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I Found it at the Movies: Reflections of a Cinephile by [French, Philip]
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I Found it at the Movies: Reflections of a Cinephile Kindle Edition

4.7 out of 5 stars 3 customer reviews

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Length: 304 pages Word Wise: Enabled

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Review

There is a tiny number of British film critics who are really responsible and serious and understand true cinema and he is the doyen. --Mike Leigh

It's very rare that you find someone who manages to find a way of writing that expresses the essence of the emotional experience of watching a film and Philip manages to do that beautifully and succinctly. --Neil Jordan

Philip believes that cinema is the art form for the world's people... If Philip goes out and chances his arm on backing somebody, it means more to the industry than any other writer. --Richard Attenborough

About the Author

Philip French was born in Liverpool in 1933, and after service as an officer with the Parachute Regiment in the Middle East he read law and edited The Isis at Oxford before going on to study journalism at Indiana University. For over 30 years he was a producer for BBC Radio, specialising in programmes on the arts and American affairs. From the early 1960s he has been a regular contributor to numerous magazines and newspapers ranging from Sight & Sound to the TLS, and from the Financial Times to The Observer, where he's written a weekly film column since 1978. His books as author or editor include The Age of Austerity (1963), The Movie Moguls (1969), Westerns (1973), Three Honest Men: Edmund Wilson, F.R. Leavis, Lionel Trilling (1980), Malle on Malle (1992), The Faber Book of Movie Verse (1993), Cult Movies (1999), and Westerns and Westerns Revisited (2005). He was a Booker Prize judge in 1986, served on the jury at the 1988 Cannes Film Festival, was given a life achievement award by the Critics Circle in 2003, received an honorary doctorate from the University of Lancaster in 2006, became the first critic to be made a Lifetime Honorary Member of BAFTA in 2008, and in 2009 was named Critic of the Year in the National Press Awards.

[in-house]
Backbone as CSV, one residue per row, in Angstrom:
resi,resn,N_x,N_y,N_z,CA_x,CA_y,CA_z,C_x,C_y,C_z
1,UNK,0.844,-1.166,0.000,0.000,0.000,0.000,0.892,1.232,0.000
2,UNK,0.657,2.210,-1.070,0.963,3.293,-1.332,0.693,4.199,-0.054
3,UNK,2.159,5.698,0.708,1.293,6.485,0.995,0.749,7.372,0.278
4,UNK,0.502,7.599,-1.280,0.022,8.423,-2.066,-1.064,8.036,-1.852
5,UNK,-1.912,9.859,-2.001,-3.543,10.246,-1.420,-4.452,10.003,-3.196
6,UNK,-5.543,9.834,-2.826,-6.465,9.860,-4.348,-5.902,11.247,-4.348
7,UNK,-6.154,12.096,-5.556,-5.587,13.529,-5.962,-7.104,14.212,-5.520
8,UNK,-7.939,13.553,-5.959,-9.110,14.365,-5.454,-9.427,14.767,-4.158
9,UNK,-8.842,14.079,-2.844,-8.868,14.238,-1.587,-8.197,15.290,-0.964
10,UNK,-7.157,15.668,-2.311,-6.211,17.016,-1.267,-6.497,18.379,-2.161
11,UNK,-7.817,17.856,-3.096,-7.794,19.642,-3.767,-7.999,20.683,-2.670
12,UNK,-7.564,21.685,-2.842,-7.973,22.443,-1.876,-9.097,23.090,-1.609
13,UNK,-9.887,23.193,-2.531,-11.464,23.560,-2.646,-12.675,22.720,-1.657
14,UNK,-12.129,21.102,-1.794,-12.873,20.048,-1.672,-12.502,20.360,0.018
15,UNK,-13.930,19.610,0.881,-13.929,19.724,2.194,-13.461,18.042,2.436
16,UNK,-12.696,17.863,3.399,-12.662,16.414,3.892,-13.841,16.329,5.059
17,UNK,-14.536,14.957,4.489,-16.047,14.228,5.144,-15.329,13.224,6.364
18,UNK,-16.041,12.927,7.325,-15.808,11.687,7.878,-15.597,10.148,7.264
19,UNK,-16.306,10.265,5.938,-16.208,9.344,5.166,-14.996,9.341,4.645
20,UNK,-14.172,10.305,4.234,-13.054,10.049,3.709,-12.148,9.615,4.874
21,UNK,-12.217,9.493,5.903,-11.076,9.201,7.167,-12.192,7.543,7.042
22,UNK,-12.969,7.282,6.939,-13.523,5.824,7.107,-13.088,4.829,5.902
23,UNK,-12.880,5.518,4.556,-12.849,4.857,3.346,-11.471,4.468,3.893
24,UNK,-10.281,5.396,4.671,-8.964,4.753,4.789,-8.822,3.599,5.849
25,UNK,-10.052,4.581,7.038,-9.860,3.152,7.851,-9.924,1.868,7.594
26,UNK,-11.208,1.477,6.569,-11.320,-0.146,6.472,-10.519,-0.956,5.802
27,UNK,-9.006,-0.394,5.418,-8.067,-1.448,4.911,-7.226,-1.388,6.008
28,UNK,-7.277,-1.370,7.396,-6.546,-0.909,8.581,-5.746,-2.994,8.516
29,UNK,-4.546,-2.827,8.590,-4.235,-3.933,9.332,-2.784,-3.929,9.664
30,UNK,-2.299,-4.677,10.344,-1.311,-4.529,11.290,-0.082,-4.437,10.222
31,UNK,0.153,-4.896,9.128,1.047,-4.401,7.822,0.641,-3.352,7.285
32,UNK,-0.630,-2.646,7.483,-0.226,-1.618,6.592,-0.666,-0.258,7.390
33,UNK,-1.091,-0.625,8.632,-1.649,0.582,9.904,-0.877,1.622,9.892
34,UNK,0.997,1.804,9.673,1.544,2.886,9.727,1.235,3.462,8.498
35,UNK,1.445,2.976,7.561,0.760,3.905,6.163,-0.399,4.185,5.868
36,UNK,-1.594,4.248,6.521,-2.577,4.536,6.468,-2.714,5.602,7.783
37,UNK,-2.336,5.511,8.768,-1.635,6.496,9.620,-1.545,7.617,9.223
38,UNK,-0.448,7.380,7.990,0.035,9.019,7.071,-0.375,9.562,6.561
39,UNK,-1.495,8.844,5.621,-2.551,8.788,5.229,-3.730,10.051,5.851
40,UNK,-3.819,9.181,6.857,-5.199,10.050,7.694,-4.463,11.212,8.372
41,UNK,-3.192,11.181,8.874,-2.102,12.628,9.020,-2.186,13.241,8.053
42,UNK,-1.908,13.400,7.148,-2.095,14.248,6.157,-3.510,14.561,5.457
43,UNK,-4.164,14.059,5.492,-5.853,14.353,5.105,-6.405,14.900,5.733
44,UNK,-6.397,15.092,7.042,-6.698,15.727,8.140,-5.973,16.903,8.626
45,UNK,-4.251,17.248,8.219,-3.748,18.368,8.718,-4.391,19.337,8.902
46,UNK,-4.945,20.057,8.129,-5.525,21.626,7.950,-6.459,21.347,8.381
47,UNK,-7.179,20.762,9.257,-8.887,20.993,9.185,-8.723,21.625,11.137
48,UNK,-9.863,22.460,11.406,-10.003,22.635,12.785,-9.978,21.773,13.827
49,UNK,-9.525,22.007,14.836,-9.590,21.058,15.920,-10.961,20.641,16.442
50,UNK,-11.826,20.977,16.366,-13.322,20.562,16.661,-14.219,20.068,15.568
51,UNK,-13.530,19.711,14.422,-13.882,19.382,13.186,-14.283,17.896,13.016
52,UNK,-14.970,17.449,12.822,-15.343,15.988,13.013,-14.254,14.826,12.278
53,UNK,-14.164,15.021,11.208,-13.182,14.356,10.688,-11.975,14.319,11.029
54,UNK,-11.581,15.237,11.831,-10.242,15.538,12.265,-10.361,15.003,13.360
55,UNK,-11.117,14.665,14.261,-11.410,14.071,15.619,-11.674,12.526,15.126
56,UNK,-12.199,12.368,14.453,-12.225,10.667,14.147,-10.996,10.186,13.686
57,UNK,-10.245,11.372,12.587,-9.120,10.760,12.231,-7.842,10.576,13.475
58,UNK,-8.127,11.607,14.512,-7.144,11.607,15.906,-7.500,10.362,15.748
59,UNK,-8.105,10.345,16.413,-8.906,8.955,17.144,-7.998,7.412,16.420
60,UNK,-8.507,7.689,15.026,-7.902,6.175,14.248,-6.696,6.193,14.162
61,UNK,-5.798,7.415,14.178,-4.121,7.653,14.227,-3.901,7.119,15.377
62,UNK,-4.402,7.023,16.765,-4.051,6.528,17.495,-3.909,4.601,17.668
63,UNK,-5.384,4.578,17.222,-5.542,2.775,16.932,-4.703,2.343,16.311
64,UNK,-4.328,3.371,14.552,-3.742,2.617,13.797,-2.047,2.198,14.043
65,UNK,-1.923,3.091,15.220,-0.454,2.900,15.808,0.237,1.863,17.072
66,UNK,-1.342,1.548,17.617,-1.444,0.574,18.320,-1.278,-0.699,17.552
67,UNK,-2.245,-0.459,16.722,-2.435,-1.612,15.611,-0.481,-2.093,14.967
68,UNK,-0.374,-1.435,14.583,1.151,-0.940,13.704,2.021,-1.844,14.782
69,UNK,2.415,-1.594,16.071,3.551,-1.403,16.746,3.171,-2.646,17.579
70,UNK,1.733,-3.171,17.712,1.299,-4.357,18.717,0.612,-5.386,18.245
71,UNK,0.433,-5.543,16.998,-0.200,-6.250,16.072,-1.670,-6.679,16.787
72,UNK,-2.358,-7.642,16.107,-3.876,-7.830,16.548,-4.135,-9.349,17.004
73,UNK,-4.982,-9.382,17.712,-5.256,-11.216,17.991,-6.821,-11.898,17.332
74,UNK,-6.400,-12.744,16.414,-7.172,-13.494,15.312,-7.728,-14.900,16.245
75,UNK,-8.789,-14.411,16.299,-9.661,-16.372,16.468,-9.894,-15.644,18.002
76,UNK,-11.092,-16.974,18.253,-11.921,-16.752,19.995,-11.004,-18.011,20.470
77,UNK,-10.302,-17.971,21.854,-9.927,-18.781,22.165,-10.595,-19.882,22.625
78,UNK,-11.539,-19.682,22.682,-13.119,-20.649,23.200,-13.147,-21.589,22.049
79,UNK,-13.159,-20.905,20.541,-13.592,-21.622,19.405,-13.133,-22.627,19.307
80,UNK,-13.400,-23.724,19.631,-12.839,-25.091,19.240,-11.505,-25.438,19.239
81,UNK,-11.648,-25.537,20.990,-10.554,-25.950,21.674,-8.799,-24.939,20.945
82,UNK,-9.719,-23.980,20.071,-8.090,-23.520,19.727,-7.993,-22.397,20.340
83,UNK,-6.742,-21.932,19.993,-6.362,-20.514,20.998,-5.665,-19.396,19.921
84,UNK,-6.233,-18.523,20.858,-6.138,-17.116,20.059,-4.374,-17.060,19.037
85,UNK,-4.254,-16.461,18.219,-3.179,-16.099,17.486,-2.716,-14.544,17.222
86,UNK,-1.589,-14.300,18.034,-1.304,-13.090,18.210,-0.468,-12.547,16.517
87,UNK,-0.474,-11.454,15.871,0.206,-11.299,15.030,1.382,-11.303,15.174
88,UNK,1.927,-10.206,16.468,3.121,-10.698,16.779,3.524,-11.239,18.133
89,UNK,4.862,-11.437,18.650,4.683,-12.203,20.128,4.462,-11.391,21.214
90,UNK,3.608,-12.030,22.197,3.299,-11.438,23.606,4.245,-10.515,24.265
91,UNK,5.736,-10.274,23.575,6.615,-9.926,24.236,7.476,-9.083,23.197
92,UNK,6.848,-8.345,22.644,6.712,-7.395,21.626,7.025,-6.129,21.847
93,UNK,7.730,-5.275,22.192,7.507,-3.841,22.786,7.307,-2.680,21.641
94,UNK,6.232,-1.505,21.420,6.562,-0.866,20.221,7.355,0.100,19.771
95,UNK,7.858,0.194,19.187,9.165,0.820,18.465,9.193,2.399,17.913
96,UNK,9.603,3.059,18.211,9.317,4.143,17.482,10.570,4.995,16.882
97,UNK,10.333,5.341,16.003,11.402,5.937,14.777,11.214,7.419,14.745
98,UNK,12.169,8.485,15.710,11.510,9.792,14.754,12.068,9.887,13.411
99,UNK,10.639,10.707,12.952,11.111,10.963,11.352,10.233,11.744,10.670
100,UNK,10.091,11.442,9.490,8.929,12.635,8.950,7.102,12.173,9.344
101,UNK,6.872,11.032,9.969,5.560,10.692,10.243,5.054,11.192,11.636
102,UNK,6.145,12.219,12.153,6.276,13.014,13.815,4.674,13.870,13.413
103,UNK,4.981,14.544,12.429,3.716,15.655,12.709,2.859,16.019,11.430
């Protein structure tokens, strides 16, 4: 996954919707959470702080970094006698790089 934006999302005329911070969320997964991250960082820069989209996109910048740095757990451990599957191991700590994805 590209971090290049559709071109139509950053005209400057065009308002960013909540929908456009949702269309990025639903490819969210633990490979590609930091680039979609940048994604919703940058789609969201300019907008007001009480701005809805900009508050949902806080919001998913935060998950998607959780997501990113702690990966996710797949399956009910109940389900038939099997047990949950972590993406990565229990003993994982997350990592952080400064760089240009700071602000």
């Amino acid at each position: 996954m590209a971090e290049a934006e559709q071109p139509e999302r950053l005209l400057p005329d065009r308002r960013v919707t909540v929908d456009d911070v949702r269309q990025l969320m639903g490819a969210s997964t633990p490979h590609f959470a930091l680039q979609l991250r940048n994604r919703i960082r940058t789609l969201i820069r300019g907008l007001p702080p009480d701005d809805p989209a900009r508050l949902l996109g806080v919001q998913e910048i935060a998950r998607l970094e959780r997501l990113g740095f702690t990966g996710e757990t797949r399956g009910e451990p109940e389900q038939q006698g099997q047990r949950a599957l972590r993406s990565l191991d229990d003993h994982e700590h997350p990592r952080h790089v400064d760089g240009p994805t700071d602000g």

Product details

  • Format: Kindle Edition
  • File Size: 626 KB
  • Print Length: 304 pages
  • Page Numbers Source ISBN: 1847771297
  • Publisher: Carcanet Film (1 Aug. 2011)
  • Sold by: Amazon Media EU S.à r.l.
  • Language: English
  • ASIN: B007BTHDOE
  • Text-to-Speech: Enabled
  • X-Ray:
  • Word Wise: Enabled
  • Enhanced Typesetting: Not Enabled
  • Average Customer Review: 4.7 out of 5 stars 3 customer reviews
  • Amazon Bestsellers Rank: #581,608 Paid in Kindle Store (See Top 100 Paid in Kindle Store)
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Format: Paperback
This, as Philip French explains in his introduction, is the first of three planned volumes of his "occasional writings" from the early sixties to the present day. Subsequent volumes will cover film reviews and obituaries, and pieces on writers: this one is a series of themed essays on aspects of the cinema. The title alludes, of course, to Pauline Kael's famous "I Lost It At The Movies". French clearly loves the cinema as much as Kael did, and is at least as well-informed, but is a much more benign companion.

The items here range from 1964 to 2009 and, apart from the opener (an obituary for his mentor David Sylvester) are presented in chronological order. Many were taken from his regular column in The Observer. Some pieces are very much about the time in which they were written (such as a quietly scathing overview of Swinging London cinema, from 1966) while others are for the ages (such as a discussion of the Englishness of Alfred Hitchcock, from 1985). However, all remain highly readable and pertinent. The topics are very wide-ranging (not many other critics can cover both Doris Day and Joe-Bob Briggs) but the prose is consistently accessible, understated and witty. French has the knack of making very clear, and often quite damning, comments in an dry, constructive way. Compared to Kael, he is a stilleto between the ribs rather than a baseball bat round the bonce: just as effective, but less attention-seeking and more urbane. His even-handed comments on Lindsay Anderson sum up his abilities: they're clearly appreciative, but he is not only aware of, but very clear about, Anderson's failings. Elsewhere, he dissects a book on film noir which sounds insufferably pretentious, but does so whilst also emphasising its strengths and that makes the criticisms even more damning.
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Format: Kindle Edition Verified Purchase
A fine collection of essays, some of them now a little faded, written by the doyen of British film critics.
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Format: Paperback Verified Purchase
Tres bon!
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Amazon.com: HASH(0x9a218c18) out of 5 stars 1 review
HASH(0x9d1128dc) out of 5 stars Five Stars 7 Mar. 2015
By R. S. Gil Salinas - Published on Amazon.com
Format: Kindle Edition Verified Purchase
A different way of looking at the cinema. Really entertaining.
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